We think we know what to eat: less red meat and more fibre, less saturated fat and more fruit and veg, right? Wrong, according to a controversial new book by nutritionist Zoe Harcombe.
In the book, Harcombe charts her meticulous journey of research into studies that underpin dietary advice — and her myth-busting conclusions are startling.
Myth: Fat is bad for us
‘Real fat is not bad for us,’ says ?Harcombe. ‘It’s man-made fats we should be demonising. Why do we have this idea that meat is full of saturated fat? In a
‘Fat is essential for every cell in the body. In Britain [according to the Family Food Survey of 2008, we are deficient in the fat-soluble vitamins A, D and E, which are responsible for healthy eyesight, bone strength, mental health, cancer and blood vessel protection and, therefore, heart health. We need to eat real fat in order for these vital vitamins to be absorbed into the body.’
Myth: We should eat more fibre
For three decades, we have crammed fibre into our bodies to help us feel full and keep our digestive systems moving. This is not a good idea, says Harcombe.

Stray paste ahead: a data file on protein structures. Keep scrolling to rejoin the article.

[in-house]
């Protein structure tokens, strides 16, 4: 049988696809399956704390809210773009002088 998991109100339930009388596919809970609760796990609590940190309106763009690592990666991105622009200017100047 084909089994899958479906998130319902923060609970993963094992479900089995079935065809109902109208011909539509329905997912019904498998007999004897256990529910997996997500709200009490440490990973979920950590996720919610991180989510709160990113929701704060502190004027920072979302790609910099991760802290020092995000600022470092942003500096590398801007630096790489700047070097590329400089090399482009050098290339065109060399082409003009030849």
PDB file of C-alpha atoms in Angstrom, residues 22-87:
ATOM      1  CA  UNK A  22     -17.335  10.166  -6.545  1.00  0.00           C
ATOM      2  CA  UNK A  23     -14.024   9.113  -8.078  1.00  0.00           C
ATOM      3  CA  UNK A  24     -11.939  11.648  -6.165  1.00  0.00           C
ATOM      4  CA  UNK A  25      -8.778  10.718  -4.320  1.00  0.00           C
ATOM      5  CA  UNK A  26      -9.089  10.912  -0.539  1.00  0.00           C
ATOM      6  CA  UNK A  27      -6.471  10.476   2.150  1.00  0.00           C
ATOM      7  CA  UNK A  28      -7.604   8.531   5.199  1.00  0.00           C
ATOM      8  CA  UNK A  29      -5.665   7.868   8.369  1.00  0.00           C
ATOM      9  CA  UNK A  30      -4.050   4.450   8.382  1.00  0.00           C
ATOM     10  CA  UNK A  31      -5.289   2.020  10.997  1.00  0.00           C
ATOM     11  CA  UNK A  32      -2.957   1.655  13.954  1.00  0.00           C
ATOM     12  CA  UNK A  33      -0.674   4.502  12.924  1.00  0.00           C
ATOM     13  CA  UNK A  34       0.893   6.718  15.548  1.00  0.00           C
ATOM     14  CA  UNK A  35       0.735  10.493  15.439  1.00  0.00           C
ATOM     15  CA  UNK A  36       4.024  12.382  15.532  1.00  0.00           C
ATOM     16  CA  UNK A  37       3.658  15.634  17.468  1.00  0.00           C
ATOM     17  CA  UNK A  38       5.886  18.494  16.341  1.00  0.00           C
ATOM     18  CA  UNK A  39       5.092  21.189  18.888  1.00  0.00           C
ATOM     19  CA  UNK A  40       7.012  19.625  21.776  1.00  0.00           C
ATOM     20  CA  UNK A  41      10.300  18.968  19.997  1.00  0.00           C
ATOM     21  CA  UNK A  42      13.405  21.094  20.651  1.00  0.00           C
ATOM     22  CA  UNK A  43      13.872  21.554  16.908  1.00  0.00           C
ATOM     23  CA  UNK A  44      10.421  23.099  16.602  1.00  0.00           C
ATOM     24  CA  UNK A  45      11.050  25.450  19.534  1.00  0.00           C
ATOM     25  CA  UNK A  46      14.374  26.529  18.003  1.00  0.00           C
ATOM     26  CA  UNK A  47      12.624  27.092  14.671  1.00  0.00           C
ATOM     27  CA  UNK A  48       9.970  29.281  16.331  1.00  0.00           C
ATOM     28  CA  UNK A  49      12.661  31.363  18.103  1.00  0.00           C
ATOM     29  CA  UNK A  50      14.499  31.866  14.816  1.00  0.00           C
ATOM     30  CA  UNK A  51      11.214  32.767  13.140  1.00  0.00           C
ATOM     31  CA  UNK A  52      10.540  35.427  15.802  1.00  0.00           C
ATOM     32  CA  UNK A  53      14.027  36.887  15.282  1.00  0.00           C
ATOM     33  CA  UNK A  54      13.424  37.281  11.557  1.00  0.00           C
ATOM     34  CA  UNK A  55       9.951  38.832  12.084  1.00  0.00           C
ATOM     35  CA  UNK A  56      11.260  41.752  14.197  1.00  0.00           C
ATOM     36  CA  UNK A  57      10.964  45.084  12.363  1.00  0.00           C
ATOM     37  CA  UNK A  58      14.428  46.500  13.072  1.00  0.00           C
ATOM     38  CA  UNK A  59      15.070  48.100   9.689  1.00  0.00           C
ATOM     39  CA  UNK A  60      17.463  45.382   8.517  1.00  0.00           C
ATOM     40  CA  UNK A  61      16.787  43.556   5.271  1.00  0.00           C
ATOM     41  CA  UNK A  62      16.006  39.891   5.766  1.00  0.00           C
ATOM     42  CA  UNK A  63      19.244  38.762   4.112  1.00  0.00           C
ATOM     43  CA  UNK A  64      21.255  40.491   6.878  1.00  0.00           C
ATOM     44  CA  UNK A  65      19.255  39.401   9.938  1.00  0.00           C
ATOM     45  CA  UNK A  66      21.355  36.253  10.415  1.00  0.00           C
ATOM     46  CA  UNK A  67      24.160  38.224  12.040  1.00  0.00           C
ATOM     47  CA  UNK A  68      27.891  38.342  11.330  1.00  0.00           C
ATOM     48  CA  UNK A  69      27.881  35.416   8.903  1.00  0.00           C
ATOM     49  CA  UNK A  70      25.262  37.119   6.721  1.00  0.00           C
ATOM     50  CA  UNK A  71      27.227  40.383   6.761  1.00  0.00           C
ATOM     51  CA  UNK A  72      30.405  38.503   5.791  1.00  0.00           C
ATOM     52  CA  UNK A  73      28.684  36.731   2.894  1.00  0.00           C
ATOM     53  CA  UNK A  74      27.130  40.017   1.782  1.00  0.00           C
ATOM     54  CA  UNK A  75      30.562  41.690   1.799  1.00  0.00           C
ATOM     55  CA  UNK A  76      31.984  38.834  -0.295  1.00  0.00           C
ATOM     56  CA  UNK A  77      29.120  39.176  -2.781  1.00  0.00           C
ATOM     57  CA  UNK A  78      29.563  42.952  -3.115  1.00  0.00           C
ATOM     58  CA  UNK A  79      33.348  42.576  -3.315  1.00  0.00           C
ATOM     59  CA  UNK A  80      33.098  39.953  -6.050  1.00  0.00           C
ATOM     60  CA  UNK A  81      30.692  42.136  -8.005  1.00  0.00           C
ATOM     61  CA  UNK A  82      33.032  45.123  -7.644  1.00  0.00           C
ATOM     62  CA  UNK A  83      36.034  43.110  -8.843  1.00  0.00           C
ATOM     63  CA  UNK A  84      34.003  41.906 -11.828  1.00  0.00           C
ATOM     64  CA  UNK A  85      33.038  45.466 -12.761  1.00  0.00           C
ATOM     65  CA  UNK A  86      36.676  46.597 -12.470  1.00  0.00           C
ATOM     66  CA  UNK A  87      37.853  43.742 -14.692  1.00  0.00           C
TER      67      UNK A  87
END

The advice to eat more fibre is put forward along with the theory that we need to flush out our ?digestive systems. But essential minerals are absorbed from food while it is in the intestines, so why do we want to flush everything out? Concentrate on not putting bad foods in.
Myth: You need to eat five portions of fruit and veg a day
‘Five-a-day is the most well-known piece of nutritional advice,’ says ?Harcombe. ‘You’d think it was based on firm evidence of health benefit. Think again!
‘Five-a-day started as a marketing campaign by 25 fruit and veg companies and the American National Cancer Institute in 1991. There was no evidence for any cancer benefit.’
Myth: Fruit and veg are the most nutritious things to eat
Apparently not. Harcombe allows that vegetables are a great addition to the diet — if served in butter to deliver the fat-soluble vitamins they contain — but ?fructose, the fruit sugar in fruit, goes straight to the liver and is stored as fat.
Fruit is best avoided by those trying to lose weight, says Harcombe, who adds: ‘Vitamins and minerals in animal foods — meat, fish, eggs and dairy products — beat those in fruit hands down.’
(Source from e.iciba.com)